Interruptions Can Severely Damage Performance

Interruptions can severely degrade your performance. The type of work you are doing impacts the cost greatly. I have spent some of my time programming web applications. When I am doing that interruptions are a huge drain on my performance (for me the costs of interruptions while programming are far higher than any other type of work I have done – many times higher). If the interruption disrupts my flow (an interruption needn’t necessarily disrupt it I found, instant messages may not, while speaking to someone else almost surely would – it is a factor of how much of your brain much shift focus I imagine) it can take a huge amount of time to get back into a high performing state. Other work I do can be interrupted with much less impact. I am easily able to slip back into what I was doing.

For me the main cost of interruptions is the time it takes to get back to where I was before the interruption. And the cost is related to how much focus is needed to address what you are working on. Most programming takes a huge amount of focus.

Another big cost of interruptions is the increased risk of mistakes. When people are distracted and then have to go back to a task, and then are distracted, and then go back and… it is more likely they will miss a step or miss noticing some issue than if they can work without distraction. One tool to help cope for distractions that can’t be designed out are checklists.

Paul Graham addressed the importance of managing the system to provide uninterrupted time very well in, Maker’s Schedule, Manager’s Schedule

One reason programmers dislike meetings so much is that they’re on a different type of schedule from other people. Meetings cost them more

Most powerful people are on the manager’s schedule. It’s the schedule of command. But there’s another way of using time that’s common among people who make things, like programmers and writers. They generally prefer to use time in units of half a day at least. You can’t write or program well in units of an hour. That’s barely enough time to get started.

Paul Graham’s article also shows why managers so often fail to adequately address this issue. Managers, by and large, work in an environment where interruptions are the work. I know, much of my time as a program manager is driven by interruptions and the job is doable even with many interruptions every day. I did still find there were parts of the work that required uninterrupted time to think deeply.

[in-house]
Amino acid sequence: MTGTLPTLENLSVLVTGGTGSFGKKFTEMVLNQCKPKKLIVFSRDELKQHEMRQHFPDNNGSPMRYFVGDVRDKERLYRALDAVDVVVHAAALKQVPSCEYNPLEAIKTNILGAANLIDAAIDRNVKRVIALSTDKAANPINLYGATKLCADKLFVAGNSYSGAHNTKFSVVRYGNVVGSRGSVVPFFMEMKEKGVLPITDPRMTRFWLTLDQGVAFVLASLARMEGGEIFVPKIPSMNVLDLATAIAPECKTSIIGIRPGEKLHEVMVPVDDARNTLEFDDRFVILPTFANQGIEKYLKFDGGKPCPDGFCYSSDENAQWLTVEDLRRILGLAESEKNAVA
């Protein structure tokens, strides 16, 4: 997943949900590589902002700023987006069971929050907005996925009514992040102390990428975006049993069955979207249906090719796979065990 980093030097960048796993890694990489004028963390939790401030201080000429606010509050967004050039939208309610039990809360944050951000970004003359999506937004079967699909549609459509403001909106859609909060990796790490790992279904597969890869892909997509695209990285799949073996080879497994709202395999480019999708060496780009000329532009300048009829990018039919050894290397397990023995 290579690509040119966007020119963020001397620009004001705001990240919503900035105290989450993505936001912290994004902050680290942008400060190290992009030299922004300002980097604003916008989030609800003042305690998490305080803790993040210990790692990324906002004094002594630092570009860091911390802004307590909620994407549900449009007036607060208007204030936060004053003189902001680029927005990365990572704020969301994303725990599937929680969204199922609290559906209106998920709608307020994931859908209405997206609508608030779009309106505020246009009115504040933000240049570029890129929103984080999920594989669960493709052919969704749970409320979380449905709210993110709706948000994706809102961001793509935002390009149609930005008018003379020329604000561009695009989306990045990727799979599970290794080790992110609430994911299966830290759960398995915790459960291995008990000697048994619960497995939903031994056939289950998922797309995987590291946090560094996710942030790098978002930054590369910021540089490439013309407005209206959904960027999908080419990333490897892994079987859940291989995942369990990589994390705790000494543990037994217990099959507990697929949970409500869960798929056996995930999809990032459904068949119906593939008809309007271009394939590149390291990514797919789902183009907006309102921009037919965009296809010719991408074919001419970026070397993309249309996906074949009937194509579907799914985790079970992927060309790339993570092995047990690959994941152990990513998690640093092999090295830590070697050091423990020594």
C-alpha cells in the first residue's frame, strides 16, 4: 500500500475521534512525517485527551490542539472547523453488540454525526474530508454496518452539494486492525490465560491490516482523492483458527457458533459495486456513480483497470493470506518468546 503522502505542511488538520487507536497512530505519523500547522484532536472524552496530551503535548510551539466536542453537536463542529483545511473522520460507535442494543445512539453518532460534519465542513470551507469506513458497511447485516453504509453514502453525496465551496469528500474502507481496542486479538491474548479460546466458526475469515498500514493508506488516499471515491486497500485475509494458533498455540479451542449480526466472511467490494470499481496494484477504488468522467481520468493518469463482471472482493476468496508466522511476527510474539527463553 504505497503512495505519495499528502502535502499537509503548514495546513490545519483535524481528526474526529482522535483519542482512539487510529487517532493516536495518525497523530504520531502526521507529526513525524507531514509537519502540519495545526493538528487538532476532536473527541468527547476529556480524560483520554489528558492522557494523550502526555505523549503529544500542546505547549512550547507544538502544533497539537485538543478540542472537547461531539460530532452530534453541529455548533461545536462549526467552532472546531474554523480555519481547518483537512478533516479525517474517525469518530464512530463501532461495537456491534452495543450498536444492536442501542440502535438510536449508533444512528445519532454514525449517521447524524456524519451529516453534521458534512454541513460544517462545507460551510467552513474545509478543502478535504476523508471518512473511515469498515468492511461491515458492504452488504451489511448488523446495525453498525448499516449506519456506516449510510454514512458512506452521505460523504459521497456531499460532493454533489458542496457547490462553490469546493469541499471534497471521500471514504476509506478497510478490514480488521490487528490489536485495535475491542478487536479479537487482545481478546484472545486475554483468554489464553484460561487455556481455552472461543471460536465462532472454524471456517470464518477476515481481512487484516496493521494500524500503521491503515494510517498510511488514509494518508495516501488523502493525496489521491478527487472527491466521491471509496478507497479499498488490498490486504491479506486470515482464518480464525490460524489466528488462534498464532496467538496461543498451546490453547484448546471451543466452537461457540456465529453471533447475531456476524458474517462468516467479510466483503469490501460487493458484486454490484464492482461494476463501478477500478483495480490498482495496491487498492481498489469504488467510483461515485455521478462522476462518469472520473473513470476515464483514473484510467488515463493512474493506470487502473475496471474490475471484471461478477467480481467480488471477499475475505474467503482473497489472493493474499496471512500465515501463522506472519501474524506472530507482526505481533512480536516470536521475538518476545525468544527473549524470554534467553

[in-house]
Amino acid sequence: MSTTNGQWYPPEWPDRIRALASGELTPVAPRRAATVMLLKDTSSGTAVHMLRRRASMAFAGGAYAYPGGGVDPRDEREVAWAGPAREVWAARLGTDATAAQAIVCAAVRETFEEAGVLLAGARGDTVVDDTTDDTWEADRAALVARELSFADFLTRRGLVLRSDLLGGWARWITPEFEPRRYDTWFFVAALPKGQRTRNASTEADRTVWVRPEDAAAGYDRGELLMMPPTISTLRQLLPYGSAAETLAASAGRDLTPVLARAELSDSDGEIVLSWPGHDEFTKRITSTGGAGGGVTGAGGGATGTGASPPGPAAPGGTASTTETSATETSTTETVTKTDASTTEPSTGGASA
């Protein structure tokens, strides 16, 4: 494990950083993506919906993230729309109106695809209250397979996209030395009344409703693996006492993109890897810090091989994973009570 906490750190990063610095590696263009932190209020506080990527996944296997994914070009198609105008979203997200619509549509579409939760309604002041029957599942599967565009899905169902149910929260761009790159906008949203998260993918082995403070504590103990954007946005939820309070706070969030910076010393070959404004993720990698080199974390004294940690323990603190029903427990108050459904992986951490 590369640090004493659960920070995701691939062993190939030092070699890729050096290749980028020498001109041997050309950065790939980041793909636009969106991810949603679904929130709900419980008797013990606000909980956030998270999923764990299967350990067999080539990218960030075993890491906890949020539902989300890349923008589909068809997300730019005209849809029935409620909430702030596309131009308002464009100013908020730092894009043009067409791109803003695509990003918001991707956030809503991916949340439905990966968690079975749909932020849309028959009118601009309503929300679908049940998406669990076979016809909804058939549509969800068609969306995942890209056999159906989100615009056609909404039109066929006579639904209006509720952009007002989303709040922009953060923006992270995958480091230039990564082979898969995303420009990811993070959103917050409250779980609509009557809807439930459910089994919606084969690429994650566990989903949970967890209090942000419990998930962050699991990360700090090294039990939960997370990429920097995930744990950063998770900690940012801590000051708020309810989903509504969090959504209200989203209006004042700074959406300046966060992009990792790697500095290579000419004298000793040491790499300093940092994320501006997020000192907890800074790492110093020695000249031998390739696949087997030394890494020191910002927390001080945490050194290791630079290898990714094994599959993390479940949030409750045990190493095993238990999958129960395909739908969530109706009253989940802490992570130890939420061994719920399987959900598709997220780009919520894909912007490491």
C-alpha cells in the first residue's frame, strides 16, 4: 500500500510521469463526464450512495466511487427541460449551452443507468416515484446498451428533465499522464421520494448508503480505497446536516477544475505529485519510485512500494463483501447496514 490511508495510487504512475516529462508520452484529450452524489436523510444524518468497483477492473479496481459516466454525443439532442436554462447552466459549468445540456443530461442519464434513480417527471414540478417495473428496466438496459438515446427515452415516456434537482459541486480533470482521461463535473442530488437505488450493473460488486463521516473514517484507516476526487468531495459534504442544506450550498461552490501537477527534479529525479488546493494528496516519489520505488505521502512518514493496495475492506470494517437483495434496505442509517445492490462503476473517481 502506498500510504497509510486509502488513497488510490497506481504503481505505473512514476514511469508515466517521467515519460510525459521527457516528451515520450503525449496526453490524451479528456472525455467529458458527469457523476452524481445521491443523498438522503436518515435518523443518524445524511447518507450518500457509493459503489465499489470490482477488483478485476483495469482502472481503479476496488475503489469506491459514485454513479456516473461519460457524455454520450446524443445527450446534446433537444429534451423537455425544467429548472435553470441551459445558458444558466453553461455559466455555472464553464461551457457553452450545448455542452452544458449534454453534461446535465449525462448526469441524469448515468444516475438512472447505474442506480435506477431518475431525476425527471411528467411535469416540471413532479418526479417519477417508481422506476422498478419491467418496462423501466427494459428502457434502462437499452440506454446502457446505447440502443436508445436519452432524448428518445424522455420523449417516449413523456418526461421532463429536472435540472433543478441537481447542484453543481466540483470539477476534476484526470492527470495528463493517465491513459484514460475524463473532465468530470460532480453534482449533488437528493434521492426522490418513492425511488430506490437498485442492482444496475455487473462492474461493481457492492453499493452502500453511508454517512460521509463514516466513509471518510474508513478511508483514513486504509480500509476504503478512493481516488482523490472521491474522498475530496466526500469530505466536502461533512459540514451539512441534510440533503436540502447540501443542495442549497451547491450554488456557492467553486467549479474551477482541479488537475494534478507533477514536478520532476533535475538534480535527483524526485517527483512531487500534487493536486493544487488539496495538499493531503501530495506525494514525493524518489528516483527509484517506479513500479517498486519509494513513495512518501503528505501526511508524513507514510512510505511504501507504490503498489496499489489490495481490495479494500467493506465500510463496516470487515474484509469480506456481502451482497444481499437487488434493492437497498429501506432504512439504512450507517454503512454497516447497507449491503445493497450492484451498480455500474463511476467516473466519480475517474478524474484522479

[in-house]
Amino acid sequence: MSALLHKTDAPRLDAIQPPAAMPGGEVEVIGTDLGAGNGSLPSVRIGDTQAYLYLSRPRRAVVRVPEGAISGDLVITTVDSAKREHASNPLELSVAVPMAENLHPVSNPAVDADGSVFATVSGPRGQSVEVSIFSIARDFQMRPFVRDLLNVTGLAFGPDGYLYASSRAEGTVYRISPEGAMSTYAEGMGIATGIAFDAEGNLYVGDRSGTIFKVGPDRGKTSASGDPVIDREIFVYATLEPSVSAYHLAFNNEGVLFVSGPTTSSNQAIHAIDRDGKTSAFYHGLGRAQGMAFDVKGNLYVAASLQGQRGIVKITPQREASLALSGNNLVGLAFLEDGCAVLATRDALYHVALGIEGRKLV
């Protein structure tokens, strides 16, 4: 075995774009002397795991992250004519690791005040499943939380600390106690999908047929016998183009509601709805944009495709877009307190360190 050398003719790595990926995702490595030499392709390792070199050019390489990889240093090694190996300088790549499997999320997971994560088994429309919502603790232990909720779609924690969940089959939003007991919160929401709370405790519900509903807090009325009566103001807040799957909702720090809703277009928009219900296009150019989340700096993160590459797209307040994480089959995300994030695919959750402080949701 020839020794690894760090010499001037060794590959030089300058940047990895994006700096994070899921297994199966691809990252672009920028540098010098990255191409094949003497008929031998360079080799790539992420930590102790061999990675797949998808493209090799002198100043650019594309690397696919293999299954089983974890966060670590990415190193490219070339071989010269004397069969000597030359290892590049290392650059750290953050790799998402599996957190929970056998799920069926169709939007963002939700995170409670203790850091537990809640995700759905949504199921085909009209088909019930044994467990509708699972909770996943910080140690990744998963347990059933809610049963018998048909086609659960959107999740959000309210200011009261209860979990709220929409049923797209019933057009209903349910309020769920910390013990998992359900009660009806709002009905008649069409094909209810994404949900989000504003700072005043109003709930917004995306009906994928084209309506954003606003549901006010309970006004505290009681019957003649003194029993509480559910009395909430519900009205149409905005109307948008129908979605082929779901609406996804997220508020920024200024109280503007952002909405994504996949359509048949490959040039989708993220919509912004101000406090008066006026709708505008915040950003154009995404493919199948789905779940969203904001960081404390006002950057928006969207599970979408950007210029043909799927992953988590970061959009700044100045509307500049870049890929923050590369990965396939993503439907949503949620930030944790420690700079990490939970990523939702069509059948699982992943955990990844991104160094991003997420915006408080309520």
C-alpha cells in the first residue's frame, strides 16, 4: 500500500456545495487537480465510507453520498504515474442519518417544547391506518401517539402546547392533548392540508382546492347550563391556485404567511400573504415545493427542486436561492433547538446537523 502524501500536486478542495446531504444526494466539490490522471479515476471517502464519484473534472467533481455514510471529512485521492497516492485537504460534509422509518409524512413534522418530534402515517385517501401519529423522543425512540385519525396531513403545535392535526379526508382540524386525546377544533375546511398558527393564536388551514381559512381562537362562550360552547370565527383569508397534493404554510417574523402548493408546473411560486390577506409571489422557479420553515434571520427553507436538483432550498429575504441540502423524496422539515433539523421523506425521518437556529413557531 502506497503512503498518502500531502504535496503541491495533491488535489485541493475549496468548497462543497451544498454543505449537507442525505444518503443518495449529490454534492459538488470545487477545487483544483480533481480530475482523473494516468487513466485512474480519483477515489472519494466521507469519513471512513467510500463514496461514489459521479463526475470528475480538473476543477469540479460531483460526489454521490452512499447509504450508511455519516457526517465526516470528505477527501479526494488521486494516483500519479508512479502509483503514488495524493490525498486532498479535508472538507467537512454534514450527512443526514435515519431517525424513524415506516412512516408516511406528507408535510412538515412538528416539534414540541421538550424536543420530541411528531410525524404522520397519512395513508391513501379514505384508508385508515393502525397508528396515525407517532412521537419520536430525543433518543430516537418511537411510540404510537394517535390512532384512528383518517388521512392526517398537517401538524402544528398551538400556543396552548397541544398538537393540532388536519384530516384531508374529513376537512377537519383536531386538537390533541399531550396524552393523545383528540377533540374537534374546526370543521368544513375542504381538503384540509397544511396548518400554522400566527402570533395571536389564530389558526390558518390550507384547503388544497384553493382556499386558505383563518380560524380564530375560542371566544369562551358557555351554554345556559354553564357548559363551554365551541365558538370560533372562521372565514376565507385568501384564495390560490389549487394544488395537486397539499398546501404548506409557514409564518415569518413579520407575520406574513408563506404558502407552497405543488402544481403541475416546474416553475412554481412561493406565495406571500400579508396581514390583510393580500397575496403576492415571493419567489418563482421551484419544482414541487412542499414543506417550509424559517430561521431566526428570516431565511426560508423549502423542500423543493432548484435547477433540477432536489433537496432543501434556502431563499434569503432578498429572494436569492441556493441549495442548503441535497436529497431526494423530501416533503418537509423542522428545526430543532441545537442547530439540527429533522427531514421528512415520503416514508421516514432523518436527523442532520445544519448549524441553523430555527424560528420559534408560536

When managing you need to understand how big a cost interruptions have and design systems appropriate to optimize system performance for all parts of the system. The design of the system needs to take into account the costs and benefits of interruptions for those people working on various processes in the system.

Related: Understanding How to Manage GeeksExplaining Managers to ProgrammersWhat Motivates Programmers?Joy in Work – Software DevelopmentProgrammers CartoonChecklists in Software Development

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7 Responses to Interruptions Can Severely Damage Performance

  1. Chris Young says:

    Great post John! Thanks for calling attention to the potential employee performance challenges that interruptions throughout the day can create. I’ve shared your post with my readers in my Rainmaker top five blog picks of the week (found here: to make them aware of this potential drag on performance.

    Be well!

  2. Anonymous says:

    I am nodding my head in agreement with your observations John. Few bosses realize this. I experienced working with a web designer and I found out that she prefers to sit and work in a silent nook and if possible no interruption. One less disruptive interruption is to send internet messages or email. However, barging in and engaging the staff for a not so vital talk is very damaging indeed.

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  7. John Hunter says:

    Good information on this topic from a study on interruptions in software development – “Rather than using phone or verbal communication, it is much more efficient and interruption free for others if email is used as a means of most communications. Because email does not cause spontaneous interruption and can be replied on convenient time.”

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